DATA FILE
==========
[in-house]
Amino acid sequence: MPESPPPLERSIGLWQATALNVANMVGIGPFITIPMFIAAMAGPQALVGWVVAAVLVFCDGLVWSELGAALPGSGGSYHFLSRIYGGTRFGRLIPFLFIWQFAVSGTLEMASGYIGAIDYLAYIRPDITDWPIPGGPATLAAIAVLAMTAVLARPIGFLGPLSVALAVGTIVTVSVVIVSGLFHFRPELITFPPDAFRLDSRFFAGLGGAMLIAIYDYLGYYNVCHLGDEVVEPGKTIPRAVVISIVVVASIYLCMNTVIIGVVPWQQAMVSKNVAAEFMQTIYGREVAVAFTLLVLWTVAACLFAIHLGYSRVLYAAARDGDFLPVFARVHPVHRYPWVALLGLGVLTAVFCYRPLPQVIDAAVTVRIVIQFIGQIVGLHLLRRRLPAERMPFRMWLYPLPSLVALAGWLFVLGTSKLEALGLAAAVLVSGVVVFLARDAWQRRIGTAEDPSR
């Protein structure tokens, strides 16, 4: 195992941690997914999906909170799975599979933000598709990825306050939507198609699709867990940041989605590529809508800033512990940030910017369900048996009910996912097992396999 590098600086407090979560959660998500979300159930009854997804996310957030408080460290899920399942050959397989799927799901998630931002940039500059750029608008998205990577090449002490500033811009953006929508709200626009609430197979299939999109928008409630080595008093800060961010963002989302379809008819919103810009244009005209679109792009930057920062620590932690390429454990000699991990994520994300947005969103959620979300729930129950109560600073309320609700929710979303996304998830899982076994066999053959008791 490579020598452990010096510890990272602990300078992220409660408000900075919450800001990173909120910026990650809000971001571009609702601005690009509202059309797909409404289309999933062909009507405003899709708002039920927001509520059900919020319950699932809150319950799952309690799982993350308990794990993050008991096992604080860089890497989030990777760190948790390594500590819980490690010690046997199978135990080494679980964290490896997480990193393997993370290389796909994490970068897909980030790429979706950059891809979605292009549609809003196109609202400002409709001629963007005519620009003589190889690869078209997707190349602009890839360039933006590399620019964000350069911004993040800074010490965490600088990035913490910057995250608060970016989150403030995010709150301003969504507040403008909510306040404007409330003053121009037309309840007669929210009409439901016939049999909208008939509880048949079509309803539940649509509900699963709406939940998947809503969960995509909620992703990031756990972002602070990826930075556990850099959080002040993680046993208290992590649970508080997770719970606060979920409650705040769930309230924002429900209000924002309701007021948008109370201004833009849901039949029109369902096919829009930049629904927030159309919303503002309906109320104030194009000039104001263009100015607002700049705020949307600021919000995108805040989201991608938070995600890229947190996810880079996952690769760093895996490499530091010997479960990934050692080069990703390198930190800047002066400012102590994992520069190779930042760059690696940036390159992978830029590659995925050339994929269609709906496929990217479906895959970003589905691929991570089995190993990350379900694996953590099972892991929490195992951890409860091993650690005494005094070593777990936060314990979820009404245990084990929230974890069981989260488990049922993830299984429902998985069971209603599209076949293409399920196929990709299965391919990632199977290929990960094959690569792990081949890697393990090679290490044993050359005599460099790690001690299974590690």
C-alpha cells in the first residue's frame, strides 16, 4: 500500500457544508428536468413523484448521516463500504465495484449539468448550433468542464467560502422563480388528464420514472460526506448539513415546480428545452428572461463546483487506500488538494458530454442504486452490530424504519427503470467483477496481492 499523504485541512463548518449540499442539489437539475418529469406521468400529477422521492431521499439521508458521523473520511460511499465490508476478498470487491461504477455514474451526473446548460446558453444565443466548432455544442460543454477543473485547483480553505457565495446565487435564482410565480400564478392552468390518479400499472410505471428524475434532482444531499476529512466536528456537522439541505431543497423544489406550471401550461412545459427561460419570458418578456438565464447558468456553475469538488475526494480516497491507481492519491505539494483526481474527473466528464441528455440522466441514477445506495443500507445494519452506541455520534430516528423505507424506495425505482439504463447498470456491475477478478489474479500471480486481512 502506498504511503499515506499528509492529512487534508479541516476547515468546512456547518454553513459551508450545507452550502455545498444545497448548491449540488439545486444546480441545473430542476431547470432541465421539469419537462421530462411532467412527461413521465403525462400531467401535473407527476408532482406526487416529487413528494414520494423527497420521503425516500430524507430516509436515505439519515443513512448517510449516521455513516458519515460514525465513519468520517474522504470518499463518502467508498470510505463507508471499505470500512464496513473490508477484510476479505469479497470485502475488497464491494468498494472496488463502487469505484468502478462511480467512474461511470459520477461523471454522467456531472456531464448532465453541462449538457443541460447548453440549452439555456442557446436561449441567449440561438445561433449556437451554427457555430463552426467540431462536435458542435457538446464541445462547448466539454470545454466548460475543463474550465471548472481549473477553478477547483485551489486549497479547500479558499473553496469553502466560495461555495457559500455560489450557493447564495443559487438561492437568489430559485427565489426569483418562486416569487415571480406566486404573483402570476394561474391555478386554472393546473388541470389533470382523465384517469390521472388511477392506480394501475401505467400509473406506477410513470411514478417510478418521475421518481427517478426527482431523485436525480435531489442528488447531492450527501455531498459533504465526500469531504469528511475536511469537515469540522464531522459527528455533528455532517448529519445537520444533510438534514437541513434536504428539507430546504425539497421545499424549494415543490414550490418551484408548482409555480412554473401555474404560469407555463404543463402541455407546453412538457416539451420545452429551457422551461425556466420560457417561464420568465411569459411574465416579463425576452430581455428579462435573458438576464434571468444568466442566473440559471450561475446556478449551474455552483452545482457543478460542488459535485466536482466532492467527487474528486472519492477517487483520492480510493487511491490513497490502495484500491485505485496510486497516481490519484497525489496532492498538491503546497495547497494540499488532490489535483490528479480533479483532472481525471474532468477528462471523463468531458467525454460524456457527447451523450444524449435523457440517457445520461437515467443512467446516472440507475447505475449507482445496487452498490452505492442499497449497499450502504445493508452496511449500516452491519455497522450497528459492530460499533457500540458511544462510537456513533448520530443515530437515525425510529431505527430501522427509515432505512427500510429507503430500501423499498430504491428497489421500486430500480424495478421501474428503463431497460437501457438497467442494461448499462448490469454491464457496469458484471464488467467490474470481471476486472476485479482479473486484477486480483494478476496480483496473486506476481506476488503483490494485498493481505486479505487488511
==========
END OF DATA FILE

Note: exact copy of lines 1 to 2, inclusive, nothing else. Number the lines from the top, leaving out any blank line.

[in-house]
Amino acid sequence: MPESPPPLERSIGLWQATALNVANMVGIGPFITIPMFIAAMAGPQALVGWVVAAVLVFCDGLVWSELGAALPGSGGSYHFLSRIYGGTRFGRLIPFLFIWQFAVSGTLEMASGYIGAIDYLAYIRPDITDWPIPGGPATLAAIAVLAMTAVLARPIGFLGPLSVALAVGTIVTVSVVIVSGLFHFRPELITFPPDAFRLDSRFFAGLGGAMLIAIYDYLGYYNVCHLGDEVVEPGKTIPRAVVISIVVVASIYLCMNTVIIGVVPWQQAMVSKNVAAEFMQTIYGREVAVAFTLLVLWTVAACLFAIHLGYSRVLYAAARDGDFLPVFARVHPVHRYPWVALLGLGVLTAVFCYRPLPQVIDAAVTVRIVIQFIGQIVGLHLLRRRLPAERMPFRMWLYPLPSLVALAGWLFVLGTSKLEALGLAAAVLVSGVVVFLARDAWQRRIGTAEDPSR